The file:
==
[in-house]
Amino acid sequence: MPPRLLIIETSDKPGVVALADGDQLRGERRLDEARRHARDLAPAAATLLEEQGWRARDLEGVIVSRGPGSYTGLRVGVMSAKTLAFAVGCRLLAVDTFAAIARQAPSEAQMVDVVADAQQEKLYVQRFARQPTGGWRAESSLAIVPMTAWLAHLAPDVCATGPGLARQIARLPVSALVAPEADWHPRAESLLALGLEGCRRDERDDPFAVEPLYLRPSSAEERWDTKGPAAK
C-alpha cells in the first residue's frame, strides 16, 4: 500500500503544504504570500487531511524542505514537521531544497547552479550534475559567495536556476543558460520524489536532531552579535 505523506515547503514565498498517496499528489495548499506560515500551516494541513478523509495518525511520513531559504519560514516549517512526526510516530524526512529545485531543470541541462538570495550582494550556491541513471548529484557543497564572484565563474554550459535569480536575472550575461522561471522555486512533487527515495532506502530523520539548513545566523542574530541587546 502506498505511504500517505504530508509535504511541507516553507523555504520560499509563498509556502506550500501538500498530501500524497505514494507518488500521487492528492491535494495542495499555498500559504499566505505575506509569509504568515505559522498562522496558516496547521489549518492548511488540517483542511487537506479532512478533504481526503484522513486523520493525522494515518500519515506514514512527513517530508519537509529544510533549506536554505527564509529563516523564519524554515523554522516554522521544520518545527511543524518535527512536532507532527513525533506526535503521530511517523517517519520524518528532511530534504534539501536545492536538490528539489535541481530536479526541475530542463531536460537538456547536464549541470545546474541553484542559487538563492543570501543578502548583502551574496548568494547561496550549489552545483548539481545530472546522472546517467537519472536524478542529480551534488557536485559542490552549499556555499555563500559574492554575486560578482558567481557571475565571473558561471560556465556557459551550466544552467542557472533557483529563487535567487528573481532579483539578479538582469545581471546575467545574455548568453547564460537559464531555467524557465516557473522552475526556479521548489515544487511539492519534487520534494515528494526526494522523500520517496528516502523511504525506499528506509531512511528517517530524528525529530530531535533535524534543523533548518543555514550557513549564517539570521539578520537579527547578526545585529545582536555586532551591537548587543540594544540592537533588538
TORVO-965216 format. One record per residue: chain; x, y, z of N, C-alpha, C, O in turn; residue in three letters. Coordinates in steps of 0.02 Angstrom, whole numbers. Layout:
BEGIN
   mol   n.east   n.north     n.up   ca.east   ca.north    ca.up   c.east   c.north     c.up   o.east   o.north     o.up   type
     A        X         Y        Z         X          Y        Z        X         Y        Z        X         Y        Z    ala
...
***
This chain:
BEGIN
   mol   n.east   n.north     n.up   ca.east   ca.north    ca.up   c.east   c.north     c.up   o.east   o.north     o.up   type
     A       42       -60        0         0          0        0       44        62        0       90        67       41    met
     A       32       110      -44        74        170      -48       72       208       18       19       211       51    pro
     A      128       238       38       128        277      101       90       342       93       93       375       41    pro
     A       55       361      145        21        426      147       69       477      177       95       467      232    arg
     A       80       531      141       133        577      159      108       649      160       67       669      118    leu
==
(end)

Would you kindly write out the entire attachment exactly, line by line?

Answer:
[in-house]
Amino acid sequence: MPPRLLIIETSDKPGVVALADGDQLRGERRLDEARRHARDLAPAAATLLEEQGWRARDLEGVIVSRGPGSYTGLRVGVMSAKTLAFAVGCRLLAVDTFAAIARQAPSEAQMVDVVADAQQEKLYVQRFARQPTGGWRAESSLAIVPMTAWLAHLAPDVCATGPGLARQIARLPVSALVAPEADWHPRAESLLALGLEGCRRDERDDPFAVEPLYLRPSSAEERWDTKGPAAK
C-alpha cells in the first residue's frame, strides 16, 4: 500500500503544504504570500487531511524542505514537521531544497547552479550534475559567495536556476543558460520524489536532531552579535 505523506515547503514565498498517496499528489495548499506560515500551516494541513478523509495518525511520513531559504519560514516549517512526526510516530524526512529545485531543470541541462538570495550582494550556491541513471548529484557543497564572484565563474554550459535569480536575472550575461522561471522555486512533487527515495532506502530523520539548513545566523542574530541587546 502506498505511504500517505504530508509535504511541507516553507523555504520560499509563498509556502506550500501538500498530501500524497505514494507518488500521487492528492491535494495542495499555498500559504499566505505575506509569509504568515505559522498562522496558516496547521489549518492548511488540517483542511487537506479532512478533504481526503484522513486523520493525522494515518500519515506514514512527513517530508519537509529544510533549506536554505527564509529563516523564519524554515523554522516554522521544520518545527511543524518535527512536532507532527513525533506526535503521530511517523517517519520524518528532511530534504534539501536545492536538490528539489535541481530536479526541475530542463531536460537538456547536464549541470545546474541553484542559487538563492543570501543578502548583502551574496548568494547561496550549489552545483548539481545530472546522472546517467537519472536524478542529480551534488557536485559542490552549499556555499555563500559574492554575486560578482558567481557571475565571473558561471560556465556557459551550466544552467542557472533557483529563487535567487528573481532579483539578479538582469545581471546575467545574455548568453547564460537559464531555467524557465516557473522552475526556479521548489515544487511539492519534487520534494515528494526526494522523500520517496528516502523511504525506499528506509531512511528517517530524528525529530530531535533535524534543523533548518543555514550557513549564517539570521539578520537579527547578526545585529545582536555586532551591537548587543540594544540592537533588538
TORVO-965216 format. One record per residue: chain; x, y, z of N, C-alpha, C, O in turn; residue in three letters. Coordinates in steps of 0.02 Angstrom, whole numbers. Layout:
BEGIN
   mol   n.east   n.north     n.up   ca.east   ca.north    ca.up   c.east   c.north     c.up   o.east   o.north     o.up   type
     A        X         Y        Z         X          Y        Z        X         Y        Z        X         Y        Z    ala
...
***
This chain:
BEGIN
   mol   n.east   n.north     n.up   ca.east   ca.north    ca.up   c.east   c.north     c.up   o.east   o.north     o.up   type
     A       42       -60        0         0          0        0       44        62        0       90        67       41    met
     A       32       110      -44        74        170      -48       72       208       18       19       211       51    pro
     A      128       238       38       128        277      101       90       342       93       93       375       41    pro
     A       55       361      145        21        426      147       69       477      177       95       467      232    arg
     A       80       531      141       133        577      159      108       649      160       67       669      118    leu